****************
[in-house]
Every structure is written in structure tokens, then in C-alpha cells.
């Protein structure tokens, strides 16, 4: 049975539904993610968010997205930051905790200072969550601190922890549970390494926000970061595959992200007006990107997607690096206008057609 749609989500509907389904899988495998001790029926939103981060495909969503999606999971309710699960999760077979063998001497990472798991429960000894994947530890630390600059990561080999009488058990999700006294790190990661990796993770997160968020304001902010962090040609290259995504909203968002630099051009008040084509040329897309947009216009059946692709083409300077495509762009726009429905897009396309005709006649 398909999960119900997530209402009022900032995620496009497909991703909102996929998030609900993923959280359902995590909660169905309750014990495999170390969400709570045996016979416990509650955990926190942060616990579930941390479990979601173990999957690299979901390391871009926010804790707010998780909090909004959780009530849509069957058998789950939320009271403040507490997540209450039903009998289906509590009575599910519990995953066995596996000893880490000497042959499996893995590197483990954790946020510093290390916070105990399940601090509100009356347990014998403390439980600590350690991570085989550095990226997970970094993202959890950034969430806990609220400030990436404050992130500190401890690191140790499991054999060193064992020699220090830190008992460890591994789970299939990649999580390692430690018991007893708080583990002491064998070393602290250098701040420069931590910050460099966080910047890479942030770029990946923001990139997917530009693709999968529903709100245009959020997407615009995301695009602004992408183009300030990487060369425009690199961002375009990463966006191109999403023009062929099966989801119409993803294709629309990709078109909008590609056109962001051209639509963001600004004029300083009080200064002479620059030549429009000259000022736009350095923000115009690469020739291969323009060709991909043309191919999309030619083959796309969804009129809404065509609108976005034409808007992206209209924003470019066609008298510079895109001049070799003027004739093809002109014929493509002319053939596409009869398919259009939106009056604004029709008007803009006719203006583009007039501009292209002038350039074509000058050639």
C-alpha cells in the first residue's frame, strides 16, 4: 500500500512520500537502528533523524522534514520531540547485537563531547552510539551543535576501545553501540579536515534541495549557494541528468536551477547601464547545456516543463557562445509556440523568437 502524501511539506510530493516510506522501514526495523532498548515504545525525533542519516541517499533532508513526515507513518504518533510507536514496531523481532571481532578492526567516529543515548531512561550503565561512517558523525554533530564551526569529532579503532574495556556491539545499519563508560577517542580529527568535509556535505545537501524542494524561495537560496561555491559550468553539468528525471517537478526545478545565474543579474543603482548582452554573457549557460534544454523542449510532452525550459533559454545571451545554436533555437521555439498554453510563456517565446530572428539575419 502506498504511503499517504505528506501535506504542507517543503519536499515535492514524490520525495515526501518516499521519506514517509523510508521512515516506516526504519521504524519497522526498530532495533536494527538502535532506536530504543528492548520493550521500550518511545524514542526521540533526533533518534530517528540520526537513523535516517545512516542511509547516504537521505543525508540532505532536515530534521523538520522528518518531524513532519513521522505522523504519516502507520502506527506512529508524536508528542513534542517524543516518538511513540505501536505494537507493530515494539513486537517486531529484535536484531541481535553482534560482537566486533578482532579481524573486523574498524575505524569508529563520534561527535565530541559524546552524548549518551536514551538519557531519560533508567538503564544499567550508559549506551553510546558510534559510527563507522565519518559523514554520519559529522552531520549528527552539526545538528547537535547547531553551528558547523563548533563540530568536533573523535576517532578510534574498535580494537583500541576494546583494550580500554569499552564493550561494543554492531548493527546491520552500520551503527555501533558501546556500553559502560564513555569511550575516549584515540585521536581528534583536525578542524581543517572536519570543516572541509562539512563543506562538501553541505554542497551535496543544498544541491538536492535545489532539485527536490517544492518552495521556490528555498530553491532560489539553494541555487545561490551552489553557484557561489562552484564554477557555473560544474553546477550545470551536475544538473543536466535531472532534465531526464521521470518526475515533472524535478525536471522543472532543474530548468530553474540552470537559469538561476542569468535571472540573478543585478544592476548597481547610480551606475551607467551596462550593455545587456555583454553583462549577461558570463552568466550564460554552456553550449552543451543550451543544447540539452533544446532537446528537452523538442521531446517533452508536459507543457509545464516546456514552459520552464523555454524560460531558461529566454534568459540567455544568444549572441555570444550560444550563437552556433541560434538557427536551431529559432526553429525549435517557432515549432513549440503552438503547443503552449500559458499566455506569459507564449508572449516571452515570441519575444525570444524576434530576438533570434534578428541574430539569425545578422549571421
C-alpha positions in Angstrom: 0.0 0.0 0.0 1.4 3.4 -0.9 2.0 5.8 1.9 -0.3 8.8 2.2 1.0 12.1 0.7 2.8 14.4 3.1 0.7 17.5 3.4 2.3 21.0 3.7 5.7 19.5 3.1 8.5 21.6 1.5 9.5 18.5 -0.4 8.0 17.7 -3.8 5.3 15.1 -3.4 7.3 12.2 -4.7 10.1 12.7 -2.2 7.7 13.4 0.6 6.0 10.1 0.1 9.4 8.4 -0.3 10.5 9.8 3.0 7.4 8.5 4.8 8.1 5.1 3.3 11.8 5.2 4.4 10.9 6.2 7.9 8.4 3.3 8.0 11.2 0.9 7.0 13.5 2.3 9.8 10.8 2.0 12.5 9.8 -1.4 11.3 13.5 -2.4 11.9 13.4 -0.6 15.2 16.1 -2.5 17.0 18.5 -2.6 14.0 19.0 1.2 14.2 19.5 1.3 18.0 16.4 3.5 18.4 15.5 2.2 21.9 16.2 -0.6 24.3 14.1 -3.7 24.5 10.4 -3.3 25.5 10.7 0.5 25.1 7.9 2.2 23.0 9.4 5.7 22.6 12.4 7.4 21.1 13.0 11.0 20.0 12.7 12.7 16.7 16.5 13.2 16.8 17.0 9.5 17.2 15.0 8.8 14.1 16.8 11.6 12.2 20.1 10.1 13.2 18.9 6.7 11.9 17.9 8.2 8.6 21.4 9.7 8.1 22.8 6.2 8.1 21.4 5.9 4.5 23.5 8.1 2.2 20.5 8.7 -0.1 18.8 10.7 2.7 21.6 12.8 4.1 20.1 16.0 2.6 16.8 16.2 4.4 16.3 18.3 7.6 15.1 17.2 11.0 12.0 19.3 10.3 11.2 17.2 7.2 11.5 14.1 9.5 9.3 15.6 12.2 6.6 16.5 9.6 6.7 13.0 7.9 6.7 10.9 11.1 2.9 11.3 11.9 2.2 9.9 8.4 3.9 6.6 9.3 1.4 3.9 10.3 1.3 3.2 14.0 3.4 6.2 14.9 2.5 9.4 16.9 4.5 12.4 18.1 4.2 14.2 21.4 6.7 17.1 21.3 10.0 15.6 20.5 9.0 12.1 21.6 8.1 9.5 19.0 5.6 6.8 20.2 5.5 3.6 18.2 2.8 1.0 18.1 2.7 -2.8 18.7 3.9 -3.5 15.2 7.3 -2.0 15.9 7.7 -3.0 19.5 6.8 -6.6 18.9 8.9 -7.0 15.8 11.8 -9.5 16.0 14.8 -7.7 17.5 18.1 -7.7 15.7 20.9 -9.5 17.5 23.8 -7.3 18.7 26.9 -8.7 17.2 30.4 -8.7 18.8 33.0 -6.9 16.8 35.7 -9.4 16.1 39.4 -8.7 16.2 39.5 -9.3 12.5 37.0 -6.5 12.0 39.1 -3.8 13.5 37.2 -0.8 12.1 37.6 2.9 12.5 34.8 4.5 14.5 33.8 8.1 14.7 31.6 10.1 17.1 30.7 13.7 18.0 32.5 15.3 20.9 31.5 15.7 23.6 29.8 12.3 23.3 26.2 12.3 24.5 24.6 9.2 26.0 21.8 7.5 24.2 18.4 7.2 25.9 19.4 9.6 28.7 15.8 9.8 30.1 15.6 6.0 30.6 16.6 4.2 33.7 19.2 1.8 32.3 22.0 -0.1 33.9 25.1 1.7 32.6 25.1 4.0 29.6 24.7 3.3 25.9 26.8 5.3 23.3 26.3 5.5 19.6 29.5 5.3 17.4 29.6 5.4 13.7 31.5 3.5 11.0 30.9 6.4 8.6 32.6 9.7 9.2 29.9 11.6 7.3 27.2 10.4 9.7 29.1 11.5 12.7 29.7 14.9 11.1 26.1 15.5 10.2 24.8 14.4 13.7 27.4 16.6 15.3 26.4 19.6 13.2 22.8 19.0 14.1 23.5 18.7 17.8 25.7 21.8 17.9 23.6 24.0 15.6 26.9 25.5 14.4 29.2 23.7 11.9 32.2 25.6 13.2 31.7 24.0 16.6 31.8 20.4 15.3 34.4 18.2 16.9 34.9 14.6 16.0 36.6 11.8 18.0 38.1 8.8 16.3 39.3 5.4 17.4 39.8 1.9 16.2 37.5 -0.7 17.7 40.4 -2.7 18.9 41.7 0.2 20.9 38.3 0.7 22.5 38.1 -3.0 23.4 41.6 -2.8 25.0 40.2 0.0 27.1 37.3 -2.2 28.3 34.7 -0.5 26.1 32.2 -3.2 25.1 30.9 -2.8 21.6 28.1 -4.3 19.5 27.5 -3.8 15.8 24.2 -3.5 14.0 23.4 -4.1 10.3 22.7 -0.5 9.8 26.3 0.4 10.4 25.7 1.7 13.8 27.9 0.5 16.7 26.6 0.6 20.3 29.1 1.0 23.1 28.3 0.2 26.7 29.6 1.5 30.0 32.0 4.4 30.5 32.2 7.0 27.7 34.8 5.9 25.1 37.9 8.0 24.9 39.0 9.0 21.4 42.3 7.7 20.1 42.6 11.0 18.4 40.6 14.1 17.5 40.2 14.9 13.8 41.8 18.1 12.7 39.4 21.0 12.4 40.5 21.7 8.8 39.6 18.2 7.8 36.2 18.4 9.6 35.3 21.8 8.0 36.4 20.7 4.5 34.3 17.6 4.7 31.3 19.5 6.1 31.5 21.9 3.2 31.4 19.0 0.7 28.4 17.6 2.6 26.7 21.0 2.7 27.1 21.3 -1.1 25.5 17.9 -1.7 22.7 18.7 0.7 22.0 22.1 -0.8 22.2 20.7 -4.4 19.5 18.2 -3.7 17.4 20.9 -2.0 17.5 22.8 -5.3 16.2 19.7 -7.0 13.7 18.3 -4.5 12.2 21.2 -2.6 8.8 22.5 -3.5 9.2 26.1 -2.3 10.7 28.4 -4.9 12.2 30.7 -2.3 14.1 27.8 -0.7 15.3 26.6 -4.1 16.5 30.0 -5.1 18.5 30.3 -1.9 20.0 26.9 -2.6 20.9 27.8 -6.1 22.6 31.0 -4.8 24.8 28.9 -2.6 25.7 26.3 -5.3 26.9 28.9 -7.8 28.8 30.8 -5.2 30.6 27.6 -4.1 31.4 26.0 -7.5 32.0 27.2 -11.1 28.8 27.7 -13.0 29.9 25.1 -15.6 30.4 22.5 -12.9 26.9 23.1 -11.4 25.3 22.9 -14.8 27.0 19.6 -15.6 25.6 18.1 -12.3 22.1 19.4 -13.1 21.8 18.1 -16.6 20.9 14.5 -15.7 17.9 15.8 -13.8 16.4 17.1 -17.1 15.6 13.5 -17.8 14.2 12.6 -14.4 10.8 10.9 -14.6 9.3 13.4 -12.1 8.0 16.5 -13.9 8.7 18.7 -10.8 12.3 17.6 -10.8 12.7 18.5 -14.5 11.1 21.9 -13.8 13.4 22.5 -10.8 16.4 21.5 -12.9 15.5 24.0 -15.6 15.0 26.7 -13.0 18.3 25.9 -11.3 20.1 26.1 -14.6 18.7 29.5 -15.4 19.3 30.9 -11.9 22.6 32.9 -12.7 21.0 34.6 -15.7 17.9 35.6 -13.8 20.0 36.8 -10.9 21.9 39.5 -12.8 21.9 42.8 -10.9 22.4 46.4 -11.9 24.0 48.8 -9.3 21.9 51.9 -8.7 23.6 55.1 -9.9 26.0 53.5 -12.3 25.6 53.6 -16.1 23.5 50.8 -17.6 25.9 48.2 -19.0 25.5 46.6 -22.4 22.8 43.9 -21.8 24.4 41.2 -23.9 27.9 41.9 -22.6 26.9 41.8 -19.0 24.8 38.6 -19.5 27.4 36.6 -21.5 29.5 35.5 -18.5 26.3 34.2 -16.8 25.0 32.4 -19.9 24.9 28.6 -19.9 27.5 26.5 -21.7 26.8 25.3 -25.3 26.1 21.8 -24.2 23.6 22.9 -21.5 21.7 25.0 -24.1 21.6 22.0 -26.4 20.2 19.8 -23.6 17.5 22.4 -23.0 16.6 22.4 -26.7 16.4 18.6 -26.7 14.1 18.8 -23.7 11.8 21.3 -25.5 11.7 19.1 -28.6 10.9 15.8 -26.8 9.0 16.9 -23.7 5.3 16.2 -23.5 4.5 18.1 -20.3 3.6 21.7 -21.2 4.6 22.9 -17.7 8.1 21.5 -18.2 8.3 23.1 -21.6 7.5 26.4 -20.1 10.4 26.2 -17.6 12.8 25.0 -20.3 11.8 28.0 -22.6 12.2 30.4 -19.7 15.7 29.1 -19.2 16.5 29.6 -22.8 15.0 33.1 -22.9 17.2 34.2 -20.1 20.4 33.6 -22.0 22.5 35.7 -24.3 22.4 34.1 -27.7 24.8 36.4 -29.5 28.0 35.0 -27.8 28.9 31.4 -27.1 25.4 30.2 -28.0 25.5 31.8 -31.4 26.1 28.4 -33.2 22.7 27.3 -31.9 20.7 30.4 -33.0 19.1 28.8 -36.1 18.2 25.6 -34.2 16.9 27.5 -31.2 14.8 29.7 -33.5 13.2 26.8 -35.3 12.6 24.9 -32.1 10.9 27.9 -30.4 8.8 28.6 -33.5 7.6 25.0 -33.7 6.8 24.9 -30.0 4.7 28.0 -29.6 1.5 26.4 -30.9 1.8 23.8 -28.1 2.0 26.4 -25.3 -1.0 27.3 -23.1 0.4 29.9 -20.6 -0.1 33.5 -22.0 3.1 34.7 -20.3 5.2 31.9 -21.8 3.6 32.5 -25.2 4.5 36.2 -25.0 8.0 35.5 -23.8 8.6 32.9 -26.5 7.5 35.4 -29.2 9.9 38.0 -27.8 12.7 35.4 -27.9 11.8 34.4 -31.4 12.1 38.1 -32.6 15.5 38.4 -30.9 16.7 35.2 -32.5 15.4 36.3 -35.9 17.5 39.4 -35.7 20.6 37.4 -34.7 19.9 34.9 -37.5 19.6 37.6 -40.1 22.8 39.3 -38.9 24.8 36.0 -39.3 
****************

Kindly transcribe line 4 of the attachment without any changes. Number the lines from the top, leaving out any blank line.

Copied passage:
C-alpha cells in the first residue's frame, strides 16, 4: 500500500512520500537502528533523524522534514520531540547485537563531547552510539551543535576501545553501540579536515534541495549557494541528468536551477547601464547545456516543463557562445509556440523568437 502524501511539506510530493516510506522501514526495523532498548515504545525525533542519516541517499533532508513526515507513518504518533510507536514496531523481532571481532578492526567516529543515548531512561550503565561512517558523525554533530564551526569529532579503532574495556556491539545499519563508560577517542580529527568535509556535505545537501524542494524561495537560496561555491559550468553539468528525471517537478526545478545565474543579474543603482548582452554573457549557460534544454523542449510532452525550459533559454545571451545554436533555437521555439498554453510563456517565446530572428539575419 502506498504511503499517504505528506501535506504542507517543503519536499515535492514524490520525495515526501518516499521519506514517509523510508521512515516506516526504519521504524519497522526498530532495533536494527538502535532506536530504543528492548520493550521500550518511545524514542526521540533526533533518534530517528540520526537513523535516517545512516542511509547516504537521505543525508540532505532536515530534521523538520522528518518531524513532519513521522505522523504519516502507520502506527506512529508524536508528542513534542517524543516518538511513540505501536505494537507493530515494539513486537517486531529484535536484531541481535553482534560482537566486533578482532579481524573486523574498524575505524569508529563520534561527535565530541559524546552524548549518551536514551538519557531519560533508567538503564544499567550508559549506551553510546558510534559510527563507522565519518559523514554520519559529522552531520549528527552539526545538528547537535547547531553551528558547523563548533563540530568536533573523535576517532578510534574498535580494537583500541576494546583494550580500554569499552564493550561494543554492531548493527546491520552500520551503527555501533558501546556500553559502560564513555569511550575516549584515540585521536581528534583536525578542524581543517572536519570543516572541509562539512563543506562538501553541505554542497551535496543544498544541491538536492535545489532539485527536490517544492518552495521556490528555498530553491532560489539553494541555487545561490551552489553557484557561489562552484564554477557555473560544474553546477550545470551536475544538473543536466535531472532534465531526464521521470518526475515533472524535478525536471522543472532543474530548468530553474540552470537559469538561476542569468535571472540573478543585478544592476548597481547610480551606475551607467551596462550593455545587456555583454553583462549577461558570463552568466550564460554552456553550449552543451543550451543544447540539452533544446532537446528537452523538442521531446517533452508536459507543457509545464516546456514552459520552464523555454524560460531558461529566454534568459540567455544568444549572441555570444550560444550563437552556433541560434538557427536551431529559432526553429525549435517557432515549432513549440503552438503547443503552449500559458499566455506569459507564449508572449516571452515570441519575444525570444524576434530576438533570434534578428541574430539569425545578422549571421